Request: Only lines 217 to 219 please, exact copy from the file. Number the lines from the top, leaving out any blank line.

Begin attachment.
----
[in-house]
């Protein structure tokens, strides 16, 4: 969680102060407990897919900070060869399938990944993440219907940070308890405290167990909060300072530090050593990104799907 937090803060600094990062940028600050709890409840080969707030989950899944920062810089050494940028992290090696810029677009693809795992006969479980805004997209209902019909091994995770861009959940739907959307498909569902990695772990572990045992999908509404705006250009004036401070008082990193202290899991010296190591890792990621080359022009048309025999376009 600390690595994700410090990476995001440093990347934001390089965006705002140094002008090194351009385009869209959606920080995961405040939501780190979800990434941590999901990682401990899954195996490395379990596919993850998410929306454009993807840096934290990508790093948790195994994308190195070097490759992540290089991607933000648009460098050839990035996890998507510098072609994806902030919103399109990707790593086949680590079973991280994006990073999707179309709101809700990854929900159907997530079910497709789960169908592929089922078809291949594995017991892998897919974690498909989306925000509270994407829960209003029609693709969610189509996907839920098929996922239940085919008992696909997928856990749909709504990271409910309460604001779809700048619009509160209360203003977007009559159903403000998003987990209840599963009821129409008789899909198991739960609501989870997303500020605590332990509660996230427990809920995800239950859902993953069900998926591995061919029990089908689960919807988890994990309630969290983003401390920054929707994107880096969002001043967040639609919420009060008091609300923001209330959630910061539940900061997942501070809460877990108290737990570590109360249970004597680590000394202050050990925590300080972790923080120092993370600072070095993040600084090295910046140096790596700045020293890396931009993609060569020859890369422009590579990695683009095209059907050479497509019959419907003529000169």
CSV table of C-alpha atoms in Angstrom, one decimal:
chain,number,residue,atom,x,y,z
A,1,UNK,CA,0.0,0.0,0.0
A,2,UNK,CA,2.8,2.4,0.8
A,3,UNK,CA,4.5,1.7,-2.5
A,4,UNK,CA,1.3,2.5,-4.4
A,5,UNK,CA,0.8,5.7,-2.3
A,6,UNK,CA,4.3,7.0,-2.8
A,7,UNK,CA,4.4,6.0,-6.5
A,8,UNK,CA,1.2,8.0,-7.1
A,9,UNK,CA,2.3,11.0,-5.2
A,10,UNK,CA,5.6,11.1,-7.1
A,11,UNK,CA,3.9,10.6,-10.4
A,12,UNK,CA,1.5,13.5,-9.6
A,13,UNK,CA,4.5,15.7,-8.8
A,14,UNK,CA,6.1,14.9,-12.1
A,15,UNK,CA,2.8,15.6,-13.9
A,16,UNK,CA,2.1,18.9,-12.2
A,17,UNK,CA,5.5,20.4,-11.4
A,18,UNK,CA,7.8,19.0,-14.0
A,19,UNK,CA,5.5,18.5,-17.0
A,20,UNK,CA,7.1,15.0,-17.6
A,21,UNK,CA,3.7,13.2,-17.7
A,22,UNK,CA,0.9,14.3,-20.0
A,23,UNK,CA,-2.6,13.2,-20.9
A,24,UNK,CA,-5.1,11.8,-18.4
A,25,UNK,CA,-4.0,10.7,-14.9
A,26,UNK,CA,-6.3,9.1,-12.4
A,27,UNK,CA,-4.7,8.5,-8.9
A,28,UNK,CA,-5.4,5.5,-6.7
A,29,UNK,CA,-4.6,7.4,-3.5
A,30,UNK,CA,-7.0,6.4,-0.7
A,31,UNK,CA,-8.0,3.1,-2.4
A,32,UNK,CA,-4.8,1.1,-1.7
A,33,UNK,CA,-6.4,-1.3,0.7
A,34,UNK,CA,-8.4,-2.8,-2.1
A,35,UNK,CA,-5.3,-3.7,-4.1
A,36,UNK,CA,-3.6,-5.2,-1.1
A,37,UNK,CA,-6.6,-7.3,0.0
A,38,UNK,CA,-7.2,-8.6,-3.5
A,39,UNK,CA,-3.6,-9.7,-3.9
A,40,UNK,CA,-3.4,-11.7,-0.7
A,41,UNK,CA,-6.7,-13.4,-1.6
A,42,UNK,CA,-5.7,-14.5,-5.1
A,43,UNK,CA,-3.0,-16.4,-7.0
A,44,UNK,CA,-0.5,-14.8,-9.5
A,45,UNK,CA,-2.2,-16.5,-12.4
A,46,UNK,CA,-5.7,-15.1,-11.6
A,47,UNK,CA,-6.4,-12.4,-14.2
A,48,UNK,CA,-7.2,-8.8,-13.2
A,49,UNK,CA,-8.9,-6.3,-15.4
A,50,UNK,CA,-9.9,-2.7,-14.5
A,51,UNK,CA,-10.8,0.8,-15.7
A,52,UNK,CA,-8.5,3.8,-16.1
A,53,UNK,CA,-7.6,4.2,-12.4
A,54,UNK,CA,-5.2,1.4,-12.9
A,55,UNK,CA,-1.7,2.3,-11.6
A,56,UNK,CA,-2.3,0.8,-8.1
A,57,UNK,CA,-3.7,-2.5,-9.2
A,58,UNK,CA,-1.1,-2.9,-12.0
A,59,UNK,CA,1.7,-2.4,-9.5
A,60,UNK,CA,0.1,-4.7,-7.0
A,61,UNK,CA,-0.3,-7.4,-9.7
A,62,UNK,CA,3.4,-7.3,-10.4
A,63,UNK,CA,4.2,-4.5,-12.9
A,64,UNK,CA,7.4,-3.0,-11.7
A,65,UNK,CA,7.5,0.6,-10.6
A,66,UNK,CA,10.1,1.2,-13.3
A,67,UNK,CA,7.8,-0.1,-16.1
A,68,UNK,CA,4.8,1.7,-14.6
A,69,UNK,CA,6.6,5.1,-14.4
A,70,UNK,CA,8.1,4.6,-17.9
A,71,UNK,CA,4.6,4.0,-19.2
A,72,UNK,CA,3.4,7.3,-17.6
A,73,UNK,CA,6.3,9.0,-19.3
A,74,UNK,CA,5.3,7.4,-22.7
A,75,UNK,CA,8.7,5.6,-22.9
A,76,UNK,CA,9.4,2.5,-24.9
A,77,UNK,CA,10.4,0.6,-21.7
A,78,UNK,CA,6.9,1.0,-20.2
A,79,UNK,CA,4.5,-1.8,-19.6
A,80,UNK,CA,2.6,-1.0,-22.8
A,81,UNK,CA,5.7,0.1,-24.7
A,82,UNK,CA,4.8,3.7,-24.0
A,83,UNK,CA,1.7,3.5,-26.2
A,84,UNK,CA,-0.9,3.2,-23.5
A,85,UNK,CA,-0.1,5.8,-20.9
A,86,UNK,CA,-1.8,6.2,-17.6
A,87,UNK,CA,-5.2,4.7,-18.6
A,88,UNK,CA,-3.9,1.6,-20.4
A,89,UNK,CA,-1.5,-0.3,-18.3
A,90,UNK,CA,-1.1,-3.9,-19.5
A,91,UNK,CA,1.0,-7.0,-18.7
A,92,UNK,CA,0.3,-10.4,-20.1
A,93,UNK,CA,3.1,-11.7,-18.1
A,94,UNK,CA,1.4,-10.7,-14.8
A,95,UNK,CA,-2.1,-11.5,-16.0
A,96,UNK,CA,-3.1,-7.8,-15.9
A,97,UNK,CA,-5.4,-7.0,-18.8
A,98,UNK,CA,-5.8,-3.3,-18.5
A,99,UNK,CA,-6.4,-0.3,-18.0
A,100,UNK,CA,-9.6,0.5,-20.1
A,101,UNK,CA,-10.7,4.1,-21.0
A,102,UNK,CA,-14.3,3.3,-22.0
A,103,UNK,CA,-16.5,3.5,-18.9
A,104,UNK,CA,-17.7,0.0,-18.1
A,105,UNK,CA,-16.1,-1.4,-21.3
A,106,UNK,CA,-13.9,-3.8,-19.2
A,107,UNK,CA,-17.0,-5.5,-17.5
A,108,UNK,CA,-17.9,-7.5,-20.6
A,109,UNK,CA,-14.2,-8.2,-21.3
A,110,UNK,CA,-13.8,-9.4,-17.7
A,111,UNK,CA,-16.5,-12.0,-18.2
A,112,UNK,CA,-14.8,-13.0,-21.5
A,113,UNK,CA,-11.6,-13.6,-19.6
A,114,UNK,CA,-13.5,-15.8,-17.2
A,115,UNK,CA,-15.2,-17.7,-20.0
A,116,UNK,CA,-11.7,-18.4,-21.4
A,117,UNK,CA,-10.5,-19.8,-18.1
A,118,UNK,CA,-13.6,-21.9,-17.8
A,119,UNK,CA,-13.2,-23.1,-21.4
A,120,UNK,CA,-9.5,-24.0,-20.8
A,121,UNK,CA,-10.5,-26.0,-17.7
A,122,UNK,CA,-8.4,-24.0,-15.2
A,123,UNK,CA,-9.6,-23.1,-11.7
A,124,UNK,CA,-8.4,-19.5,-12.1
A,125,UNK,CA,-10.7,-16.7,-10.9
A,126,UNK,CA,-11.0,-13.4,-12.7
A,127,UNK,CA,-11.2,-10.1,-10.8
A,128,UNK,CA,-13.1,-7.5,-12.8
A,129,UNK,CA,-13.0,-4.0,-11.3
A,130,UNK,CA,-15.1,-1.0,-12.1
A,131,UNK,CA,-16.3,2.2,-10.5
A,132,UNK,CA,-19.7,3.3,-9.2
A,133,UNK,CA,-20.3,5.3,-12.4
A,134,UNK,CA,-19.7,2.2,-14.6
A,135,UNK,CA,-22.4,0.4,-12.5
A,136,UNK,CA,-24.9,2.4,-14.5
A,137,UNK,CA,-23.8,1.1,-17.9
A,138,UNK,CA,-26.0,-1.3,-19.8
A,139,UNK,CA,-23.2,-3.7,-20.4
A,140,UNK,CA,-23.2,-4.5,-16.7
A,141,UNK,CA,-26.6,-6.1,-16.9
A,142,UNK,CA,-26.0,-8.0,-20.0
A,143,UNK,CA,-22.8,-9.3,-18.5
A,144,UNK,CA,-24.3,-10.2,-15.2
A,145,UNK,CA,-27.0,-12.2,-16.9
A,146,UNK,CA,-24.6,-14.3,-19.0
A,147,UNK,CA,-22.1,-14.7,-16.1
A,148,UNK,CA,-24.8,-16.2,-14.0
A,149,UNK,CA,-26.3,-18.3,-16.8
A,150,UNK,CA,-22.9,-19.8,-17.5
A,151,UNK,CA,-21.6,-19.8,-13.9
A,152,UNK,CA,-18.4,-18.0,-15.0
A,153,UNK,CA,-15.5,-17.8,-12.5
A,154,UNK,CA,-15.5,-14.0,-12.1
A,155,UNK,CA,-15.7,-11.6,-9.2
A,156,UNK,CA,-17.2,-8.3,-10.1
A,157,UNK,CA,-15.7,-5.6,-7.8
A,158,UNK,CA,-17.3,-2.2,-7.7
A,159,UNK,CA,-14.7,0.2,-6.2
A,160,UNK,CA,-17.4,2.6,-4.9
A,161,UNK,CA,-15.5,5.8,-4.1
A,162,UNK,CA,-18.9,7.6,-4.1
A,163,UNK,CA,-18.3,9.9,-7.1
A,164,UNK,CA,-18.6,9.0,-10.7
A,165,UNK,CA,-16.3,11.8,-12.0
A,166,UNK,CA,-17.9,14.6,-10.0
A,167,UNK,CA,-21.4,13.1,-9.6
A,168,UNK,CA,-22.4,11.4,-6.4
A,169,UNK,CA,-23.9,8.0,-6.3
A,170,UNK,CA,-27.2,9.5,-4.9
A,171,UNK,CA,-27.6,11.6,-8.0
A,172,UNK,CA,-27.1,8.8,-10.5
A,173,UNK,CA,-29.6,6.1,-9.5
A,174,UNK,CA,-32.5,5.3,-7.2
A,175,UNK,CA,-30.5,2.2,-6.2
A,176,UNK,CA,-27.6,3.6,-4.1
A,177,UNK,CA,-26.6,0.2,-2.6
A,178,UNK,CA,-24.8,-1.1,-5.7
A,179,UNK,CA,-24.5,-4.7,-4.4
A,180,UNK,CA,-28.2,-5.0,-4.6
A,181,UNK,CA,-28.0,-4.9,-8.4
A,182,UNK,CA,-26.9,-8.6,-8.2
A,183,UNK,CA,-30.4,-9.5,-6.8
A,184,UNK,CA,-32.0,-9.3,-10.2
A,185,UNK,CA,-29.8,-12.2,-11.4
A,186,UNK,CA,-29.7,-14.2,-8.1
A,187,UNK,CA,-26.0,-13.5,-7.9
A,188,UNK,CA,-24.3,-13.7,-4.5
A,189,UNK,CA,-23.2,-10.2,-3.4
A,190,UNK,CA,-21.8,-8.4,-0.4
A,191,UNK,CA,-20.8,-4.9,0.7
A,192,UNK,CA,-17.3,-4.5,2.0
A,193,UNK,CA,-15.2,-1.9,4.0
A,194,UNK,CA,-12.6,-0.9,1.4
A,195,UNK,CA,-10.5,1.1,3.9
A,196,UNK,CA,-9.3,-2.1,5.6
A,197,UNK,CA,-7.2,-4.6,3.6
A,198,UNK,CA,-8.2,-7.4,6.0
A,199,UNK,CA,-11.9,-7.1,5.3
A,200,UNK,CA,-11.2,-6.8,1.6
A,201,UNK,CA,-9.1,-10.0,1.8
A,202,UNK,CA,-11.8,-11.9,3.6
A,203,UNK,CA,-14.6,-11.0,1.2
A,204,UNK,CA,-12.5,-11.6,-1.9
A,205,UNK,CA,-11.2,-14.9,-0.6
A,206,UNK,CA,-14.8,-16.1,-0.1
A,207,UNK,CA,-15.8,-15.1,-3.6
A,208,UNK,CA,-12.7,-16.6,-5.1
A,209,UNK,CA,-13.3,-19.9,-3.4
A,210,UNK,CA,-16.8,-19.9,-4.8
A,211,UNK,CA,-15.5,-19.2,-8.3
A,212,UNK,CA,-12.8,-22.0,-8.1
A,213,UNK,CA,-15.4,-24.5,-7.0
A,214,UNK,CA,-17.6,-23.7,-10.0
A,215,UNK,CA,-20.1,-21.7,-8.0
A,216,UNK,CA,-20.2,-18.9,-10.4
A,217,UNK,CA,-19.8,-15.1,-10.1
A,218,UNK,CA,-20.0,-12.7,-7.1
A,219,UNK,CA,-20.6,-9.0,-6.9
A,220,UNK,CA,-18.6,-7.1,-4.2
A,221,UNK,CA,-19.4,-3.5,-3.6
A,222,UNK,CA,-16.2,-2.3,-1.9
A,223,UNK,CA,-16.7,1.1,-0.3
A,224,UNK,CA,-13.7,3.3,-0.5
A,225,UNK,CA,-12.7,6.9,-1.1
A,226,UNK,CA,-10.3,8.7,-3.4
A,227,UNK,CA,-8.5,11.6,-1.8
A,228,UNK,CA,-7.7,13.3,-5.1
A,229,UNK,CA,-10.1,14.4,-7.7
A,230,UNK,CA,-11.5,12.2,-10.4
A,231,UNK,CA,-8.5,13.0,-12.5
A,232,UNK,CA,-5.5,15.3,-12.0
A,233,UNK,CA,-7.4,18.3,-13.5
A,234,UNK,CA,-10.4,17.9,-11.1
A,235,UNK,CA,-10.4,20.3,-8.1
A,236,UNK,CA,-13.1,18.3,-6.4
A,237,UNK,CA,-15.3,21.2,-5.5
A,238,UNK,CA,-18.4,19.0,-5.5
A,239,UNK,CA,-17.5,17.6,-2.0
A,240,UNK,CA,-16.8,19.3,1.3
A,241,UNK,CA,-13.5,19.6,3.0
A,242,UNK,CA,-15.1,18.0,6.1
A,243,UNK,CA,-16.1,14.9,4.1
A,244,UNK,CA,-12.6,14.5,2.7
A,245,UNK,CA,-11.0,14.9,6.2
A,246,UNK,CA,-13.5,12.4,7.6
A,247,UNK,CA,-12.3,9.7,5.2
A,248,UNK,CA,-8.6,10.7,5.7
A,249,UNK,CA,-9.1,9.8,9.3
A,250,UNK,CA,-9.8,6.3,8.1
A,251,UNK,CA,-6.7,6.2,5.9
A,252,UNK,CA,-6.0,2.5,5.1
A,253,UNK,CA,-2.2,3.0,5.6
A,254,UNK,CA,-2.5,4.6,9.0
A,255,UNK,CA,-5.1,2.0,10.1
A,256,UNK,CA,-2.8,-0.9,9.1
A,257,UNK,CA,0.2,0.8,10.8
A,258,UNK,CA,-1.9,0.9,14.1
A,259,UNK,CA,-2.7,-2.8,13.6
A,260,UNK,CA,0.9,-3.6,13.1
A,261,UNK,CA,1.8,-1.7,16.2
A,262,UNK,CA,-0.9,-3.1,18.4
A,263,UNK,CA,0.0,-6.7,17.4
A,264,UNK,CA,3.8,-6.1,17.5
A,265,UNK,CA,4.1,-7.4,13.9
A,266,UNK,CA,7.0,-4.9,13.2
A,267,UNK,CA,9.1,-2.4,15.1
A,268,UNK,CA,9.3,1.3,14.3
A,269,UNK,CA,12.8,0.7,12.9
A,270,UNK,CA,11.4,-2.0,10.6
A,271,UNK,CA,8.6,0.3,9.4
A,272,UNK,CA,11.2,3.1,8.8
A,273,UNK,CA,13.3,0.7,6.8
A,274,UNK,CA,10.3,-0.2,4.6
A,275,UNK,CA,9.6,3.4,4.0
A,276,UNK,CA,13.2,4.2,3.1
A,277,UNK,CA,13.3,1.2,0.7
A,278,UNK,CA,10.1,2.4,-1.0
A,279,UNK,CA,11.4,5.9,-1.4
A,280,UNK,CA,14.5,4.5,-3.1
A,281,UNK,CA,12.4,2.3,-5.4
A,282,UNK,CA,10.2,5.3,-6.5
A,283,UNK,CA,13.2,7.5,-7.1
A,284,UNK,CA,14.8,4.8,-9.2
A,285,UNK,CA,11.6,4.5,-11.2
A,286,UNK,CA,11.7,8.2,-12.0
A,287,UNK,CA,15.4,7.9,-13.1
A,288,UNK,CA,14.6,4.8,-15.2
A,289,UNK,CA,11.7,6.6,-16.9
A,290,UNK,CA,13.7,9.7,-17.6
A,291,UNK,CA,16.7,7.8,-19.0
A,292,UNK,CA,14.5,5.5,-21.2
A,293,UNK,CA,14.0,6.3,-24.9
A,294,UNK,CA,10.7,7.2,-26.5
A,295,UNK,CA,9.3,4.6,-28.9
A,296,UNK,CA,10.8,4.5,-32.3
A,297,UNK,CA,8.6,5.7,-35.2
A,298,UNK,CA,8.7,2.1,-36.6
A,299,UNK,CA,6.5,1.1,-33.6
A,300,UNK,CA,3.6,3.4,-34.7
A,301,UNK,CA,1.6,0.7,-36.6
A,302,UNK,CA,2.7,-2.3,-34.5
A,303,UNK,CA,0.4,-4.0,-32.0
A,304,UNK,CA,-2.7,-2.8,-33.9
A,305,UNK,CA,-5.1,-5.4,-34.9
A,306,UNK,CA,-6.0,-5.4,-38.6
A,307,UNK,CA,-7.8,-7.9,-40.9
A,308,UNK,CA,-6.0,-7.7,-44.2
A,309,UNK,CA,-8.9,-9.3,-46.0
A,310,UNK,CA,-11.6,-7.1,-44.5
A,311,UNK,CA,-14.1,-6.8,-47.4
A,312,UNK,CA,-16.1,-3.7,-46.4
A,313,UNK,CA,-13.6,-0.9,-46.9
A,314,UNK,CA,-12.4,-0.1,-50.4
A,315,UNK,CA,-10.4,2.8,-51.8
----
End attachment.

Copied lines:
A,213,UNK,CA,-15.4,-24.5,-7.0
A,214,UNK,CA,-17.6,-23.7,-10.0
A,215,UNK,CA,-20.1,-21.7,-8.0